The authors applied what is known as non-extensive statistics to solve the problem. In the graph above, the dotted lines of the author's model predict a lower abundance of the beryllium isotope. This is key, since beryllium decays into lithium. Also key is that the resulting amount of lithium, and of the other lighter nuclei, now all conform to the amounts predicted by the Maxwell-Boltzmann distribution. It's a eureka moment for cosmology aficionados.

What this all means is scientists can now accurately predict the abundance in the primordial universe of the three primordial nuclei: helium, deuterium, and lithium. Without any discrepancy, and without any missing .

This is how science grinds away at problems, and if the authors of the paper are correct, then it further validates the Big Bang Theory, and brings us one step closer to understanding how our universe was formed.

The universe has a lithium problem
The decay chains of primordial light nuclei in the early days of the Universe. Notice the thin red arrows between Beryllium and Lithium at 10-13, the earliest time shown on this chart. Credit: Chou et. al.

Explore further: Physicists reveal the role of diffusion in the early universe

Related Stories

Physicists reveal the role of diffusion in the early universe

September 22, 2016

Scientists from the Space Research Institute of the Russian Academy of Sciences (IKI RAS), the Moscow Institute of Physics and Technology (MIPT), and the Max Planck Institute for Astrophysics (MPA) have shown that diffusion ...

Measurement at Big Bang conditions confirms lithium problem

August 27, 2014

The field of astrophysics has a stubborn problem and it's called lithium. The quantities of lithium predicted to have resulted from the Big Bang are not actually present in stars. But the calculations are correct – a fact ...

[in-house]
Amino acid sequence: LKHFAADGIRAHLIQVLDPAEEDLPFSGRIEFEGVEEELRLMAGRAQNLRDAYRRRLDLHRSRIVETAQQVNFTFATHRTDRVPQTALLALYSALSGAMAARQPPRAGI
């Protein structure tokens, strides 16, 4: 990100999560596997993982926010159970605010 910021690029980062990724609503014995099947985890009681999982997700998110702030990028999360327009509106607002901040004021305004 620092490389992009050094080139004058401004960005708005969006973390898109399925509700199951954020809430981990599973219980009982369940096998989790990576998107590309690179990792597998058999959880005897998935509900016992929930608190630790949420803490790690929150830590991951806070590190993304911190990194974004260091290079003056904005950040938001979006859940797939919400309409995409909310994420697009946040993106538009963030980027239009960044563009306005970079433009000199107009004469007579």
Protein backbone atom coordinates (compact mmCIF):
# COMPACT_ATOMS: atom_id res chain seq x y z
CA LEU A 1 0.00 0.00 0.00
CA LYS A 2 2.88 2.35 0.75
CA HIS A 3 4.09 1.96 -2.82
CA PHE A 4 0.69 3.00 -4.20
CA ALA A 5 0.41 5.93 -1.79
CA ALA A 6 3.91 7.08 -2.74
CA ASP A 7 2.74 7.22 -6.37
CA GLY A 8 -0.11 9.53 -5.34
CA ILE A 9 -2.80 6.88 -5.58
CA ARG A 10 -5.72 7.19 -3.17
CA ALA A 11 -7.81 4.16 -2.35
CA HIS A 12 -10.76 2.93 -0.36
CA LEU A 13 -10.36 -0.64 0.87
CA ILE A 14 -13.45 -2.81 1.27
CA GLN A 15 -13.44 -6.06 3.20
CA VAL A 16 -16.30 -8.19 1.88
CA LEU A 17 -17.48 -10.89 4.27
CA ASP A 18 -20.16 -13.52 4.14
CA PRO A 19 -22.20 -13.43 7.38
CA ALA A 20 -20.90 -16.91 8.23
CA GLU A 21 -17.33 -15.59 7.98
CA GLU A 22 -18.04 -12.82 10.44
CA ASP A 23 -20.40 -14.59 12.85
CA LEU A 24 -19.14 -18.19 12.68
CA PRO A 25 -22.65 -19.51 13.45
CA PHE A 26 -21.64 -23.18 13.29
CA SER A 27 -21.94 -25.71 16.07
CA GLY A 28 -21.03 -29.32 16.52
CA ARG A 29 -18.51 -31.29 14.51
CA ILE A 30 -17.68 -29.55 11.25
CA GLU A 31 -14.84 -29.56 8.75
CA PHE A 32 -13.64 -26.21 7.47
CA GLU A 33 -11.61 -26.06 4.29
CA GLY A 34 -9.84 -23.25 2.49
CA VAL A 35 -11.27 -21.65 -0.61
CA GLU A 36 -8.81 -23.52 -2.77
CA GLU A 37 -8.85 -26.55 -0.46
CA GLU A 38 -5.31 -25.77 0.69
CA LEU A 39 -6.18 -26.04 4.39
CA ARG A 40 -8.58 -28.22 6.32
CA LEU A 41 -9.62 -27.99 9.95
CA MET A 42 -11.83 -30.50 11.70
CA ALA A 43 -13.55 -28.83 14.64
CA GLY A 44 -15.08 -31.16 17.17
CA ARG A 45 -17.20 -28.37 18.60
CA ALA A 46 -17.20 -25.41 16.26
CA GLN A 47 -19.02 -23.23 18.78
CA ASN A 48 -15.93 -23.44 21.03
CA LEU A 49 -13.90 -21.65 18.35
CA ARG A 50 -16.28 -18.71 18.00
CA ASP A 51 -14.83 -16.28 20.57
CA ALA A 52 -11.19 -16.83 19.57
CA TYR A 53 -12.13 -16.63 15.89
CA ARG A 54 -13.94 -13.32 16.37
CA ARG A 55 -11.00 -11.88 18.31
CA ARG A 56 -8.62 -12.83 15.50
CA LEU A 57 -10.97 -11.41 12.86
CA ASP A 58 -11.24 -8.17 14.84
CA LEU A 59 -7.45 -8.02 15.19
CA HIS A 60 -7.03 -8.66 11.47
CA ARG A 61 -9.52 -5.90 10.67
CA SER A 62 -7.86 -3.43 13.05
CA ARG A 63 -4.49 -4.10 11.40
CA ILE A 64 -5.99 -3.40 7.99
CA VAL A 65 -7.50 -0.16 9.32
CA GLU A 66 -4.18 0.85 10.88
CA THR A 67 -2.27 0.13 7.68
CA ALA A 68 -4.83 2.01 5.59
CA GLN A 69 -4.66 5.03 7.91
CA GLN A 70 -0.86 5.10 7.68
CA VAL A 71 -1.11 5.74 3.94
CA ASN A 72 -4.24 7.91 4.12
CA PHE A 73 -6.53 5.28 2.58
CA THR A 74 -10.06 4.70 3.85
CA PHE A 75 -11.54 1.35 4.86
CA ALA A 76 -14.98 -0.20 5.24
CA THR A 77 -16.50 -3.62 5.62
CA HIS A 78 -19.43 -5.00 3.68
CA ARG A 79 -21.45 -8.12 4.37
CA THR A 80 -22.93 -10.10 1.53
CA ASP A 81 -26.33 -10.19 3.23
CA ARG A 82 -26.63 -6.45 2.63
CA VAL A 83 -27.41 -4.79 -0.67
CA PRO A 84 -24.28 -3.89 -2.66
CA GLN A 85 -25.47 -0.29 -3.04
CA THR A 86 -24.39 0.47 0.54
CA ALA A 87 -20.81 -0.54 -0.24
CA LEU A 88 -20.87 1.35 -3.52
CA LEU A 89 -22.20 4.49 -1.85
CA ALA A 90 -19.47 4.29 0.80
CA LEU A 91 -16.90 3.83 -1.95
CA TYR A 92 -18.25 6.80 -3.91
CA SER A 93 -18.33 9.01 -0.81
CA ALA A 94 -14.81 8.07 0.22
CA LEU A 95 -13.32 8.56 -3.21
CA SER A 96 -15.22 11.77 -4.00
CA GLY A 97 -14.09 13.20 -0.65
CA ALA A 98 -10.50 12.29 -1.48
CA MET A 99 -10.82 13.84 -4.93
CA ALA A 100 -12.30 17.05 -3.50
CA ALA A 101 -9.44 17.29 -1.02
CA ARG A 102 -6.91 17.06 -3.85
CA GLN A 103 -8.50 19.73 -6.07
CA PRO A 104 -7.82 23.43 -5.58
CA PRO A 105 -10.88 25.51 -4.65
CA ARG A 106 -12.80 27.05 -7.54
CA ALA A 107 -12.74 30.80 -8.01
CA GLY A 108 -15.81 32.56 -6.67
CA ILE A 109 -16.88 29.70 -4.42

When was the first light in the universe?

November 7, 2016

The speed of light gives us an amazing tool for studying the universe. Because light only travels a mere 300,000 kilometers per second, when we see distant objects, we're looking back in time.

Recommended for you

NASA telescope studies quirky comet 45P

November 22, 2017

When comet 45P zipped past Earth early in 2017, researchers observing from NASA's Infrared Telescope Facility, or IRTF, in Hawai'i gave the long-time trekker a thorough astronomical checkup. The results help fill in crucial ...

Uncovering the origins of galaxies' halos

November 21, 2017

Using the Subaru Telescope atop Maunakea, researchers have identified 11 dwarf galaxies and two star-containing halos in the outer region of a large spiral galaxy 25 million light-years away from Earth. The findings, published ...

Cassini image mosaic: A farewell to Saturn

November 21, 2017

In a fitting farewell to the planet that had been its home for over 13 years, the Cassini spacecraft took one last, lingering look at Saturn and its splendid rings during the final leg of its journey and snapped a series ...

1 comment

Adjust slider to filter visible comments by rank

Display comments: newest first

RNP
not rated yet Feb 20, 2017
An open access copy of the paper can be found here: https://arxiv.org...4149.pdf

Please sign in to add a comment. Registration is free, and takes less than a minute. Read more

Click here to reset your password.
Sign in to get notified via email when new comments are made.